At the end of June, Venerable Archbishop Fulton Sheen’s remains were transferred from the Archdiocese of New York to the Diocese of Peoria in Illinois. The transfer was preceded by three years of litigation between the diocese where Archbishop Sheen served as a priest and became a popular radio personality and the archdiocese where he served as an auxiliary bishop and became a TV star. The fact that two Catholic dioceses went to court in a dispute for the remains of a saintly man may seem odd, but actually it is part of a long tradition.
While celebrating the Fourth of July this week, I remembered the first time I spent the holiday in the United States almost three decades ago. I grew up in Cuba, where the celebration of national holidays — as with almost any aspect of daily life — was run by the government.
Today, we conclude Religious Freedom Week. The theme this year is “Strength in Hope.” The U.S. Conference of Catholic Bishops invites us to “pray, reflect and take action on religious liberty, both here in this country and abroad.”
The time we spend stuck in traffic in Brooklyn should be discounted from our time in purgatory, a friend of mine used to say. People visiting from other parts of the country have a hard time believing that a 15-mile commute usually takes an hour and 15 minutes or more. Now school is out and children are on vacation. You feel the change — but it is still a good hour ride.
While preparing this edition of The Tablet, I received a letter from Brother Ed Kent, one of the jubilarians we honor in the paper this week. He has been a Franciscan brother for 60 years – a lifetime of service to the Gospel and to the people of God in Brooklyn and Queens.
Last Saturday, Bishop Nicholas DiMarzio ordained four young men to the priesthood: Father Pedro Francisco Angucho López, 31; Father Michael Francis Falce, 26; Father JohnPaul Kodiri Columbus Obiaeri, 34; and Father Edwin Alexander Ortiz, 35. The ordination of new priests is always joyous news for the Church in general, and for the diocese where they are destined to serve in particular.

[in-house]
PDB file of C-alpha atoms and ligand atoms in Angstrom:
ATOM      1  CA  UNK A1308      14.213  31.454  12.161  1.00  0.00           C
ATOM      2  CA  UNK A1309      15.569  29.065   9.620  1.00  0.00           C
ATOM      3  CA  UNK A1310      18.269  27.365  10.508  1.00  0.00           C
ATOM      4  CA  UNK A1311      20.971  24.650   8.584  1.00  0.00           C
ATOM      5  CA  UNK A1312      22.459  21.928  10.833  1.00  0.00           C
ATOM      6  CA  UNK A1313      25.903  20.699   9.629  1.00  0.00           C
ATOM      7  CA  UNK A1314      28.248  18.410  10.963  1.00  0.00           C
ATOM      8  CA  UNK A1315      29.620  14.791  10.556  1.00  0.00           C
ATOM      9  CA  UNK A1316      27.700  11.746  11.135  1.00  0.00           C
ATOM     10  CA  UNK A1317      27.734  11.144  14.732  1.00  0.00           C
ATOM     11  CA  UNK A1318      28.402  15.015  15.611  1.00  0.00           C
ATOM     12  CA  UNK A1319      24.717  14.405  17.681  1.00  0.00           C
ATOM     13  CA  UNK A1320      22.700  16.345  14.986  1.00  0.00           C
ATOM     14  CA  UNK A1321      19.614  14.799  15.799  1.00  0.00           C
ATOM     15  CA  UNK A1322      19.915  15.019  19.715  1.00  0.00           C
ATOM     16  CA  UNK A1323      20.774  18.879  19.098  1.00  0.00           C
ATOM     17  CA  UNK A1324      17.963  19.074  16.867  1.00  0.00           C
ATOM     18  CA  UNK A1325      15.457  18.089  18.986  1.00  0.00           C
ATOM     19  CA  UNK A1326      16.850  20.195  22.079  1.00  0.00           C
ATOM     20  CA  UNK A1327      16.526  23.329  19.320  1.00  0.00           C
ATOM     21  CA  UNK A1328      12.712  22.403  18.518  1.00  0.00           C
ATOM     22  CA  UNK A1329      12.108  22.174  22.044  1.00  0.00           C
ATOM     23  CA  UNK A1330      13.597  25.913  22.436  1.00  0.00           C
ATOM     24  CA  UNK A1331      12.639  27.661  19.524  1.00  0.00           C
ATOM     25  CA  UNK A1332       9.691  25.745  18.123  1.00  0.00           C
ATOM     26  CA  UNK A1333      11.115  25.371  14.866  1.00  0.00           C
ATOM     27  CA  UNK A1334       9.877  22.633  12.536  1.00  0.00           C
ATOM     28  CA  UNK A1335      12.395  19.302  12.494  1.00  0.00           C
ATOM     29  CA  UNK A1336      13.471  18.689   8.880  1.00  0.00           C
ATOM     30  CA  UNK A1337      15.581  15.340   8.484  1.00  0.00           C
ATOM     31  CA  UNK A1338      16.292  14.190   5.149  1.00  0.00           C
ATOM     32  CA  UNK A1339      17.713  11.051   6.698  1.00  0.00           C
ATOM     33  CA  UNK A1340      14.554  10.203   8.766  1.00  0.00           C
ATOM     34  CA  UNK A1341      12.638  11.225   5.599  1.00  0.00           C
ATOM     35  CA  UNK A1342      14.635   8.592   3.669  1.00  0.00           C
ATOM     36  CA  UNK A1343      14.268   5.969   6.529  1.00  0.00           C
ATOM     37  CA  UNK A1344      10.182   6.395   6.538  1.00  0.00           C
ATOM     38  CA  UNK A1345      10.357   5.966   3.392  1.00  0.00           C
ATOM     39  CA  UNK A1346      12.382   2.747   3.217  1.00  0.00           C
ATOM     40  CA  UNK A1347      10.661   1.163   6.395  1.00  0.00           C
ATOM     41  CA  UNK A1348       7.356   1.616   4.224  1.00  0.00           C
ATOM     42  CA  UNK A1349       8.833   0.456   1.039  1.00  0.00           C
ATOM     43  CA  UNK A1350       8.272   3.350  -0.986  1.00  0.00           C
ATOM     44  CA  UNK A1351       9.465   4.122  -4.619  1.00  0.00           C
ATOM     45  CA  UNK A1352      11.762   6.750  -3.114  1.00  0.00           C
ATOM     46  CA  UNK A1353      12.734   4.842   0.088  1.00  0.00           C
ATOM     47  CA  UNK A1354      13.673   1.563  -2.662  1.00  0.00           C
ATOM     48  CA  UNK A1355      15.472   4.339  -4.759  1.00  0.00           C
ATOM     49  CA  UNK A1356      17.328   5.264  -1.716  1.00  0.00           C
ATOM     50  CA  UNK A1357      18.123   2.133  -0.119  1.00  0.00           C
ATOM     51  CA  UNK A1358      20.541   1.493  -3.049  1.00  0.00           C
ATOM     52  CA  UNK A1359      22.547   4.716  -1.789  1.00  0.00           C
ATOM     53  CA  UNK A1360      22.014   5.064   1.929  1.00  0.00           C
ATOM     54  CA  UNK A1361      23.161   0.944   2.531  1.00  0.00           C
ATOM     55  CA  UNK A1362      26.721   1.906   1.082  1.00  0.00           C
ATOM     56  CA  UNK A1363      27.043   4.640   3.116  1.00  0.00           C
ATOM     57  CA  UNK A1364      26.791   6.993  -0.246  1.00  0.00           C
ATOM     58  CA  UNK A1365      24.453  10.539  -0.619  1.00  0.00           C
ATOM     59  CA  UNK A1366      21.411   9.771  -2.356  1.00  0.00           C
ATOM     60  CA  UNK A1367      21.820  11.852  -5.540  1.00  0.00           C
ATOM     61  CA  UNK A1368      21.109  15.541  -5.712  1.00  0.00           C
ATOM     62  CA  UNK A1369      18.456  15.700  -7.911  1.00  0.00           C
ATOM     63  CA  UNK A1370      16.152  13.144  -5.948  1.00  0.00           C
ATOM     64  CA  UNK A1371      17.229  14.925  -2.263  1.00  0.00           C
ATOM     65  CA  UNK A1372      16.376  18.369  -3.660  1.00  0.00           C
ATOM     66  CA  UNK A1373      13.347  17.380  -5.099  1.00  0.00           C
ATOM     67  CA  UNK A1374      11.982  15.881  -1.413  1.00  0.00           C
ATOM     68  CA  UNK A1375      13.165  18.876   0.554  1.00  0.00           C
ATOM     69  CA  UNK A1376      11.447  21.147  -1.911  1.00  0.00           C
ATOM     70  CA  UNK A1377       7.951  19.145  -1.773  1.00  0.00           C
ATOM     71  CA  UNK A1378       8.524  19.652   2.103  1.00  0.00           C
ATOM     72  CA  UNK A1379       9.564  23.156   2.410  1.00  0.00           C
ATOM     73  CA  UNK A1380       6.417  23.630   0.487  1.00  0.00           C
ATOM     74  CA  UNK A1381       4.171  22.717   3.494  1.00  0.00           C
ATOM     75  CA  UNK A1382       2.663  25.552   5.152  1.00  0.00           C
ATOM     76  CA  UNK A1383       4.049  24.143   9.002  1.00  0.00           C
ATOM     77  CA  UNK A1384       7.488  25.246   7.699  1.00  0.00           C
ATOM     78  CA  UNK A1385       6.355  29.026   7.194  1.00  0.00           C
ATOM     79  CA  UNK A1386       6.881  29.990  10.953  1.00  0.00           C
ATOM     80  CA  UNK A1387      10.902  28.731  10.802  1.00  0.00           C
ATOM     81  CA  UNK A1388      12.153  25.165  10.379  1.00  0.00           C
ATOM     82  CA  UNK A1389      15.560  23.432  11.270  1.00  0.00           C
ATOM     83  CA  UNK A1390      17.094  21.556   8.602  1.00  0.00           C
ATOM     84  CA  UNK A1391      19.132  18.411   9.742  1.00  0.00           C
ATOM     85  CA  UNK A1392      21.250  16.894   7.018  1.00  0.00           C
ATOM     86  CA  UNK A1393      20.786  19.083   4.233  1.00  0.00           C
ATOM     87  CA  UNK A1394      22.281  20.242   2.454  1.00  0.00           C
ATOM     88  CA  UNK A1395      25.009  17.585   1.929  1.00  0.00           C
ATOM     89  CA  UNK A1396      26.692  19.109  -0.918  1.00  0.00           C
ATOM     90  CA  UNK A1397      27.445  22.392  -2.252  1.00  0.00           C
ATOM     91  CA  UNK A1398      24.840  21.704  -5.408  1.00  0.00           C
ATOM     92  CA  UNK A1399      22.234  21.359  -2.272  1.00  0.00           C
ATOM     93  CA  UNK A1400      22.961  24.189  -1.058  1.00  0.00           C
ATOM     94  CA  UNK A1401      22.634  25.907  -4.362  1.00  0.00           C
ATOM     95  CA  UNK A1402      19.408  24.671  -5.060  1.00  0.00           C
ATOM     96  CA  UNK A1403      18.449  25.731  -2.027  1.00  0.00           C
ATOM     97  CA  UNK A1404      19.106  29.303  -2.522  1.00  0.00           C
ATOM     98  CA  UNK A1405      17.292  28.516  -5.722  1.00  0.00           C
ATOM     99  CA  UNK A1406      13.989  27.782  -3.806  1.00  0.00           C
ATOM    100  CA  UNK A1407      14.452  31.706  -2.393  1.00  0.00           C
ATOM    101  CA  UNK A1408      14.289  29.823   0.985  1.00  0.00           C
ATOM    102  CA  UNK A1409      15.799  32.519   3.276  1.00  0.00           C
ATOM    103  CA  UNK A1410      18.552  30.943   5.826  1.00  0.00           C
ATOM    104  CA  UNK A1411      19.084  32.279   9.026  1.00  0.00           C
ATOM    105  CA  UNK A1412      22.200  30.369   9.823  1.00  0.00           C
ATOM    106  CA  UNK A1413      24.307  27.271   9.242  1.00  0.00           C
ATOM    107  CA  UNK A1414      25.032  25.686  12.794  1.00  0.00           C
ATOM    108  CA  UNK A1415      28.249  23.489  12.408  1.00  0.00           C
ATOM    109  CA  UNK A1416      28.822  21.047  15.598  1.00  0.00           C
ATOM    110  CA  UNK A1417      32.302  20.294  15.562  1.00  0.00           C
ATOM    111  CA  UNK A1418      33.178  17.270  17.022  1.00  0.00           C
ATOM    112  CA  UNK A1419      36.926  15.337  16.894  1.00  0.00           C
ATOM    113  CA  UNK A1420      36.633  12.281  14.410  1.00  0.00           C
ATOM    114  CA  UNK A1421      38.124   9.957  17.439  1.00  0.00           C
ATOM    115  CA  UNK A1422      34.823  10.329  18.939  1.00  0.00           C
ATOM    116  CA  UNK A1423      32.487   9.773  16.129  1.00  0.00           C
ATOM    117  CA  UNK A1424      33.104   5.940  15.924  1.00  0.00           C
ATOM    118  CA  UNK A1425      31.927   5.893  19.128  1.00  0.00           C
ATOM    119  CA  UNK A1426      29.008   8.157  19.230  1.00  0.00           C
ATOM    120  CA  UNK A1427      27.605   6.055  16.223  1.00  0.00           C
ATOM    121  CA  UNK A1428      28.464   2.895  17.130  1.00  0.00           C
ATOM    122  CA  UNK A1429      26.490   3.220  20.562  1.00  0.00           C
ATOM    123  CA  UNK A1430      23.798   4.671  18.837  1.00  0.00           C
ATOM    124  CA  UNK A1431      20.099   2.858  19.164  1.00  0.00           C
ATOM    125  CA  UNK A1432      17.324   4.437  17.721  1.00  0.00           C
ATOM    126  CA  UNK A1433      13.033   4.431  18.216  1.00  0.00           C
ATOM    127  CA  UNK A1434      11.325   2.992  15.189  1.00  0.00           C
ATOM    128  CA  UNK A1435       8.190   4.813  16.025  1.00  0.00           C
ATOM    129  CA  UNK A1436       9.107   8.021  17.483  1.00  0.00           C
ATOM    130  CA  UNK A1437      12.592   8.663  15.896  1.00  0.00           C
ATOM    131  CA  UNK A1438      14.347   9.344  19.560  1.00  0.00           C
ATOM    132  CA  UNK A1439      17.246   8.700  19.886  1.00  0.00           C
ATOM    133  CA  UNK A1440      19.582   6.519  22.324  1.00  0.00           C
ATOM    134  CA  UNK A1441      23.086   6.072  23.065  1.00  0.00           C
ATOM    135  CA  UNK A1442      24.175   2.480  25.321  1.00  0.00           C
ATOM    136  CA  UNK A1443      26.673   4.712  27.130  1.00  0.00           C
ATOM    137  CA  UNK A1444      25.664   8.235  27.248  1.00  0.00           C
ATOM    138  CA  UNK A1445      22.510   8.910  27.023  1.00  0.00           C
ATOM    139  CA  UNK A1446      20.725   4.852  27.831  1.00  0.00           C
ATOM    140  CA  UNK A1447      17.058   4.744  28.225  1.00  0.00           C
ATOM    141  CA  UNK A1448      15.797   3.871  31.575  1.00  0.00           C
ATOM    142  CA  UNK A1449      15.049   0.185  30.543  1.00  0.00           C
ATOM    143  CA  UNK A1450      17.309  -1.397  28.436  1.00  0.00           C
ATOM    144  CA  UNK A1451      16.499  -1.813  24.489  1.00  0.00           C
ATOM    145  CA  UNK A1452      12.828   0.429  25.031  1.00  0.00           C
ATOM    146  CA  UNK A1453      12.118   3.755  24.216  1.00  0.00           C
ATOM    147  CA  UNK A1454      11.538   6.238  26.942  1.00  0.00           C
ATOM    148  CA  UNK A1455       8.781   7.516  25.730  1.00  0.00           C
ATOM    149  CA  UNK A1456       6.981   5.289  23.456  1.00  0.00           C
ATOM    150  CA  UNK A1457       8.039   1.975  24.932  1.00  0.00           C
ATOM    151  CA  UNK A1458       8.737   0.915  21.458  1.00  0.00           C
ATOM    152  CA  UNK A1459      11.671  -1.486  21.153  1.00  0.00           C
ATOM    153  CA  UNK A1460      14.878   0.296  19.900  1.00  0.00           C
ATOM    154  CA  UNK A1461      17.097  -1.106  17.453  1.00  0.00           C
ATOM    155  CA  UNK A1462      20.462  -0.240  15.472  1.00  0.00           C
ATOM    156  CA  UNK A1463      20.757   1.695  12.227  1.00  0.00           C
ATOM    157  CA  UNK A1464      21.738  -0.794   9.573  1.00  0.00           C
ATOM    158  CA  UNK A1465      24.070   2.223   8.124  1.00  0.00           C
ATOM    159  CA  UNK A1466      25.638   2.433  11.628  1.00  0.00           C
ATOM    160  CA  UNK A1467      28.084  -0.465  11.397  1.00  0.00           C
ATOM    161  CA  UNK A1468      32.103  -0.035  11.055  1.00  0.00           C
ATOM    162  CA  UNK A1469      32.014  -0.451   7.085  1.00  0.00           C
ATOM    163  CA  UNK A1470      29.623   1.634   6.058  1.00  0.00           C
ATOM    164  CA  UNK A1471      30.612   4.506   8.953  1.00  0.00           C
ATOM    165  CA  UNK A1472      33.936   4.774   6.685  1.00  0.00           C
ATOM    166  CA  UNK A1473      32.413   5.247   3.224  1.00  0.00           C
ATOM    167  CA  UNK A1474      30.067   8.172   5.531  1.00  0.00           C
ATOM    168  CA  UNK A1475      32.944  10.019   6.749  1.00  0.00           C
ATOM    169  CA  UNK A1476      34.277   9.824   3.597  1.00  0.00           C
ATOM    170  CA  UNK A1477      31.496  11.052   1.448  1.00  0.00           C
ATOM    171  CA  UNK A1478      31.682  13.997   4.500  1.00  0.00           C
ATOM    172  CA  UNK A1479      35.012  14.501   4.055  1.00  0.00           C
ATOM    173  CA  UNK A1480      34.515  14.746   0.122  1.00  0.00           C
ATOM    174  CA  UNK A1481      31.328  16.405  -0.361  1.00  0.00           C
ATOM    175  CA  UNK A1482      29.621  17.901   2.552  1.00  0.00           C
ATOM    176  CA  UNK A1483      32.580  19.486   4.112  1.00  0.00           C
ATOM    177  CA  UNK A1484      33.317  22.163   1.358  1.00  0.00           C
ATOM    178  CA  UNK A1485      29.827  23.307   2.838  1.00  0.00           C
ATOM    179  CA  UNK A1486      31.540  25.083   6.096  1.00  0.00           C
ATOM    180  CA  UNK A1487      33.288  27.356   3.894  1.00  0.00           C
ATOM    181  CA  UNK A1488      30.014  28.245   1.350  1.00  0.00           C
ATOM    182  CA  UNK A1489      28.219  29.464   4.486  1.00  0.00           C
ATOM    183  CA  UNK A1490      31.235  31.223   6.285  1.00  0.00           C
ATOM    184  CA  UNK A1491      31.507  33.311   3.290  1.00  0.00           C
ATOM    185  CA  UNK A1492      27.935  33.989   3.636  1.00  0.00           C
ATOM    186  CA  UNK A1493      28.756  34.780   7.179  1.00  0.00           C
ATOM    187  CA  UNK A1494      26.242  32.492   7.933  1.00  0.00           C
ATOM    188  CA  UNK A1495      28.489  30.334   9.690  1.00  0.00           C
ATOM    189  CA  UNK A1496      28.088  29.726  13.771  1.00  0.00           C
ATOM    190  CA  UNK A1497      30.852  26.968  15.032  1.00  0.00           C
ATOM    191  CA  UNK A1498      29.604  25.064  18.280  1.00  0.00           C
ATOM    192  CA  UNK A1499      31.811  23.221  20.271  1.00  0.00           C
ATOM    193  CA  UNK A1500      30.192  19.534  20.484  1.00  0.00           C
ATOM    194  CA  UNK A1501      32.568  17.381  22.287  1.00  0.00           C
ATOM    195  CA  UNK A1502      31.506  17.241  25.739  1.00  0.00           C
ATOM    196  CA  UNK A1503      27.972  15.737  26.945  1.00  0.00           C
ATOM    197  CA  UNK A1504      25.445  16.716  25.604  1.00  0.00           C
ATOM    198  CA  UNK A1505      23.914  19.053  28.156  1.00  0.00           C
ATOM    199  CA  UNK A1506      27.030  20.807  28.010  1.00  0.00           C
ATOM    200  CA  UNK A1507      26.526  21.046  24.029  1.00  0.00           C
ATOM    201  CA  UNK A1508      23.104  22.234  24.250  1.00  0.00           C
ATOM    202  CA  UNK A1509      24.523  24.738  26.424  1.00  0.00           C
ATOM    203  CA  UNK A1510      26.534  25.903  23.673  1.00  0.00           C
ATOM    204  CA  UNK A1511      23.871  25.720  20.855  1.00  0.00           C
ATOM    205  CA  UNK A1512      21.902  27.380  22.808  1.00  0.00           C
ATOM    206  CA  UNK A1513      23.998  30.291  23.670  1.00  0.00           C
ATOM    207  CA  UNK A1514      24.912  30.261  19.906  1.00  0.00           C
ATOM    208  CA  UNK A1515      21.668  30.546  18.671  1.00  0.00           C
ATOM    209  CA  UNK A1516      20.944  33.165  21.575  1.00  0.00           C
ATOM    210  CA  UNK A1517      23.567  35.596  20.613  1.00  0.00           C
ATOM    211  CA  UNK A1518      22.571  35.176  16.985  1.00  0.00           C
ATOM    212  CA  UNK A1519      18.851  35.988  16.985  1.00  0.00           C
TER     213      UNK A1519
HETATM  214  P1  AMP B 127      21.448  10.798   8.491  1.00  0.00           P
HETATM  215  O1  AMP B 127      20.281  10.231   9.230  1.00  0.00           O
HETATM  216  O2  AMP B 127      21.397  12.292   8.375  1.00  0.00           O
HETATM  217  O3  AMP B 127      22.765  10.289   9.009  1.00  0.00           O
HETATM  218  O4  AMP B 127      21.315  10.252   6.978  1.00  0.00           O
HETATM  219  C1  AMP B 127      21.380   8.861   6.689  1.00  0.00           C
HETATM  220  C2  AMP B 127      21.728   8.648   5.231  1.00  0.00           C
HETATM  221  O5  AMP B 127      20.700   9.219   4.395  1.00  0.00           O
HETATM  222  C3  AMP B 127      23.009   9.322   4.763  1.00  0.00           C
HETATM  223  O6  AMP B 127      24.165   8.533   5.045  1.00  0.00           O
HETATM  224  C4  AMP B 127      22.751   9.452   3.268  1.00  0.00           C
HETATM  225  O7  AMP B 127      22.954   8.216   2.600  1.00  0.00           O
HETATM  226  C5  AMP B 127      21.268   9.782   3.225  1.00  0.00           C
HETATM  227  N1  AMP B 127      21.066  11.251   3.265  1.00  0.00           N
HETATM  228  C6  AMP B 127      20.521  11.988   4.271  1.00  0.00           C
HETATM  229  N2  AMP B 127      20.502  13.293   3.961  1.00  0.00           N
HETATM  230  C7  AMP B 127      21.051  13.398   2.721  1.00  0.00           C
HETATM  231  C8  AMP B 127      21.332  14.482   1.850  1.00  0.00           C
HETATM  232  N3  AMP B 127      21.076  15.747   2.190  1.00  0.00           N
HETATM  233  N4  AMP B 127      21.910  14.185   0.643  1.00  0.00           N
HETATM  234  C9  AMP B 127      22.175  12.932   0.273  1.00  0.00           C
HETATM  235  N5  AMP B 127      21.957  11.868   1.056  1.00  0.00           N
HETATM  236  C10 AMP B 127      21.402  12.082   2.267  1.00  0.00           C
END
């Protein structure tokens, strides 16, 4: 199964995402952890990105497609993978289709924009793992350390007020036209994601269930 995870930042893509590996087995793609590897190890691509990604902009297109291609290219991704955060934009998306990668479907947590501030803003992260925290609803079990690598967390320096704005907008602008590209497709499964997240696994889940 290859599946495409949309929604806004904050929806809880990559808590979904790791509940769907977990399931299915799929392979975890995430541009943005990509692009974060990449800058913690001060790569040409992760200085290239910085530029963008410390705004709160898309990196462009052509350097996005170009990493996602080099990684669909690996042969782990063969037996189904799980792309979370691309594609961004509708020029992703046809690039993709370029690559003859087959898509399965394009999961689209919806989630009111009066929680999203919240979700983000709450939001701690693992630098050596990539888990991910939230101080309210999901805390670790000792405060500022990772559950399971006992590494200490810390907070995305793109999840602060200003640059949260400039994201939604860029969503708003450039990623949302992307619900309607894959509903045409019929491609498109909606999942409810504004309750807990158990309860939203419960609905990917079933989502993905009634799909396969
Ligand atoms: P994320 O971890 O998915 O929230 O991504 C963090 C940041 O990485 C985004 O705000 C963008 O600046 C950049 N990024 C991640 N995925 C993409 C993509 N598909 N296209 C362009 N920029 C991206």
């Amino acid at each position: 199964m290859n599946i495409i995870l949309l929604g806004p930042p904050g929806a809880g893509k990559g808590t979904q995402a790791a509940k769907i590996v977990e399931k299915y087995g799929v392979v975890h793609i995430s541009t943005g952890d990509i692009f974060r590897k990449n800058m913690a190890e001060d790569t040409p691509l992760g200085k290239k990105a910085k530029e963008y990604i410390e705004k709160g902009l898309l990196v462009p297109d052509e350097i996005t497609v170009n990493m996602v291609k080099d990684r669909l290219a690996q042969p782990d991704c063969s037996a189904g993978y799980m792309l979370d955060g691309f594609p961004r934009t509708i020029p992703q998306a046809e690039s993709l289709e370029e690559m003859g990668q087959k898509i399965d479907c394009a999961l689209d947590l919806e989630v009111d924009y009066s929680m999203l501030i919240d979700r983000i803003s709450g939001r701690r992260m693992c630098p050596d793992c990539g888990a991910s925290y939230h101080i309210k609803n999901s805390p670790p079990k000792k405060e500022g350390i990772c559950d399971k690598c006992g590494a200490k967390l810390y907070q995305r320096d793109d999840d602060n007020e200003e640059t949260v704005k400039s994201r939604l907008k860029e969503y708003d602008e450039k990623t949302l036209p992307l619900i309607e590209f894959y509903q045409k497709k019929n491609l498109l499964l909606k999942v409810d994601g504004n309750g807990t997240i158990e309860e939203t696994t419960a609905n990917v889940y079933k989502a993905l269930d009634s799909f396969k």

In a recent article, a columnist from The New York Times wrote: “China is engaging in internment, monitoring or persecution of Muslims, Christians and Buddhists on a scale almost unparalleled by a major nation in three-quarters of a century.”
Since his playing days, legendary Yankee catcher Yogi Berra has been famous for his curiously worded statements. My favorite Yogism is probably an apocryphal one about a popular restaurant: “Nobody goes there anymore – it’s too crowded.” It is unintentionally wise and revealing. I imagine he meant to say that he and his friends used to go to that place – wherever it was – but at a certain point, it became so popular and crowded that they stopped visiting it.
My friend and I were at Citi Field on a cool Friday evening. He is not religious, but the Mets were ahead 8-0 in the first inning, and he was ready to believe in miracles. He was in a good mood. Then, out of the blue, he asked me, “What about the Vatican’s new guidelines against sexual abuse? Shouldn’t they have just one simple rule, namely, ‘call 911’?”
While growing up in Cuba, I had a friend who used to say, “My dream is to live in a boring country.” I was thinking about his wish while reading the news coming from Venezuela during the last weeks.